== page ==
I’m publishing a series of Q&A excerpts from my interviews with Sales 2.0 leaders, which will appear in my next book. This is the first excerpt from my interview with Jim Pitkow, CEO of Attributor, which produces Web-monitoring software that protects publishers’ revenue by preventing unauthorized use of content.
An inside-sales veteran, Pitkow worked with my company, Phone Works, to research his market and customers as well as test the feasibility of using an inside-sales model, before he ramped up his sales efforts. Like most Sales 2.0 leaders, Pitkow isn’t afraid to try new things, but he is smart enough to test his hypotheses on small scales with pilot programs in all aspects of his business.
Anneke: Why did you decide to run an inside-sales pilot program?
Jim: The pilot allowed us to address the multiple objectives of customer validation and customer development. Also, when you take a company that has existing product and some customers, but is struggling toward a fully scalable, repeatable sales model, we had to answer the question, “Do we have the right customer/product fit?”
I became Attributor’s CEO in January 2009 and was left with a set of key business strategy questions and options: How do I get that customer/product fit nailed and find out what repeatable sales processes I have? What’s the right sales model? Is it field sales or is it inside sales? What are the average sale prices? I knew I could find the answers through piloting an inside-sales program.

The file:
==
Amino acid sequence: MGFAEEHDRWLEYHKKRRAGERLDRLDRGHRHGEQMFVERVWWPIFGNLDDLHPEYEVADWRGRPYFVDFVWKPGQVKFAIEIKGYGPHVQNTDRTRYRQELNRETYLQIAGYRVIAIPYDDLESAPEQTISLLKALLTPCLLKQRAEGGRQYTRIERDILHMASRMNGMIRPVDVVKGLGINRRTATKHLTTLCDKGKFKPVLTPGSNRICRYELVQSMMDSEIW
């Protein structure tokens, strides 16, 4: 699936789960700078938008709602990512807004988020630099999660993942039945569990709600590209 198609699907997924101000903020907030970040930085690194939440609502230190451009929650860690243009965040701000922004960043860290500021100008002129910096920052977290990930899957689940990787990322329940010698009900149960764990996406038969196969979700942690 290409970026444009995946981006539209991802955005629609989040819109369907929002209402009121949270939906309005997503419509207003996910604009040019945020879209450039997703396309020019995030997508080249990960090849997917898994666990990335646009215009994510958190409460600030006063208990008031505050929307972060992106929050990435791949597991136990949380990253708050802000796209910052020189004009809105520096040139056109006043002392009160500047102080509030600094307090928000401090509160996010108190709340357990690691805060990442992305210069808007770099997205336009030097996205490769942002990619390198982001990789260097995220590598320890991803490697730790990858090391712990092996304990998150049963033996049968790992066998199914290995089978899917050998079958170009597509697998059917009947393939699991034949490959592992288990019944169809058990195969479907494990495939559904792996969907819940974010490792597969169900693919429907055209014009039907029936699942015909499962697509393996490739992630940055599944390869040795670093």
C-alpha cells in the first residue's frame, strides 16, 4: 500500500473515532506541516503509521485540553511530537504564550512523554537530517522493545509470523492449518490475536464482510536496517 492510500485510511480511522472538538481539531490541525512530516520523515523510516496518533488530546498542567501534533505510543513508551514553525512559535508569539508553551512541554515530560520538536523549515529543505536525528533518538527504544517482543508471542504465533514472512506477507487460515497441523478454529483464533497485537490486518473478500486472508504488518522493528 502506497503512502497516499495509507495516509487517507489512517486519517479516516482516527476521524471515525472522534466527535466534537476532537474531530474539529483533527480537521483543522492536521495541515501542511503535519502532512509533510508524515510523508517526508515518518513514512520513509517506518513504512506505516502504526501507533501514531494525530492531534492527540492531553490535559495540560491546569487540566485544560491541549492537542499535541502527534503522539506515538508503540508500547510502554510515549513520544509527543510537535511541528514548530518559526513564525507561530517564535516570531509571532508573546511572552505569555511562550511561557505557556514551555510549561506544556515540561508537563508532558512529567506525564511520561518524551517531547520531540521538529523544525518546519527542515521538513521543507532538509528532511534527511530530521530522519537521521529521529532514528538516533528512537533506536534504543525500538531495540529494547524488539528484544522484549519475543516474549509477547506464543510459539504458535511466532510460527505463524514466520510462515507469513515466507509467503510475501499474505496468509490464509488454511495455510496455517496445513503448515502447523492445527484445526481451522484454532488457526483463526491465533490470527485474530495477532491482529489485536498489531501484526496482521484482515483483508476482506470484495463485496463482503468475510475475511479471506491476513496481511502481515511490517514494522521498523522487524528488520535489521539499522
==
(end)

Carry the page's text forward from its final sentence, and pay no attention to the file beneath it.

Anneke: What challenges did the pilot help you mitigate, given you were a small startup with limited resources?
Jim: One of the biggest challenges startups face is sales execution risk. When a company has a few sales, they think those sales are repeatable, and they think a field sales model is the best approach. Then they go out and hire a VP of sales based on these hunches, not metrics. Some time later, the CEO realizes the person they hired to run sales is not the best fit and/or that their field sales model is probably a telesales model. They’ve wasted anywhere from six months to, sometimes, 2 years before they get that clarity.
I wanted to be able to show demonstrable results quickly. The last thing I could stand to do is go six months, hire a telesales person, find out they’re not performing and have to start over from scratch. I didn’t have the time or the investor support to do that.
Anneke: You needed to fast track.
Jim: Exactly, so I hired Phone Works to help us to mitigate the sales execution risk, so we could test the market quickly and efficiently, and leave the market forces — not our ability to recruit, execute and perform — as the only unknown variable. That’s what we did, and it turned out to be very productive.
What is your experience with pilot programs? Have they revealed unexpected findings? Helped prove possible results?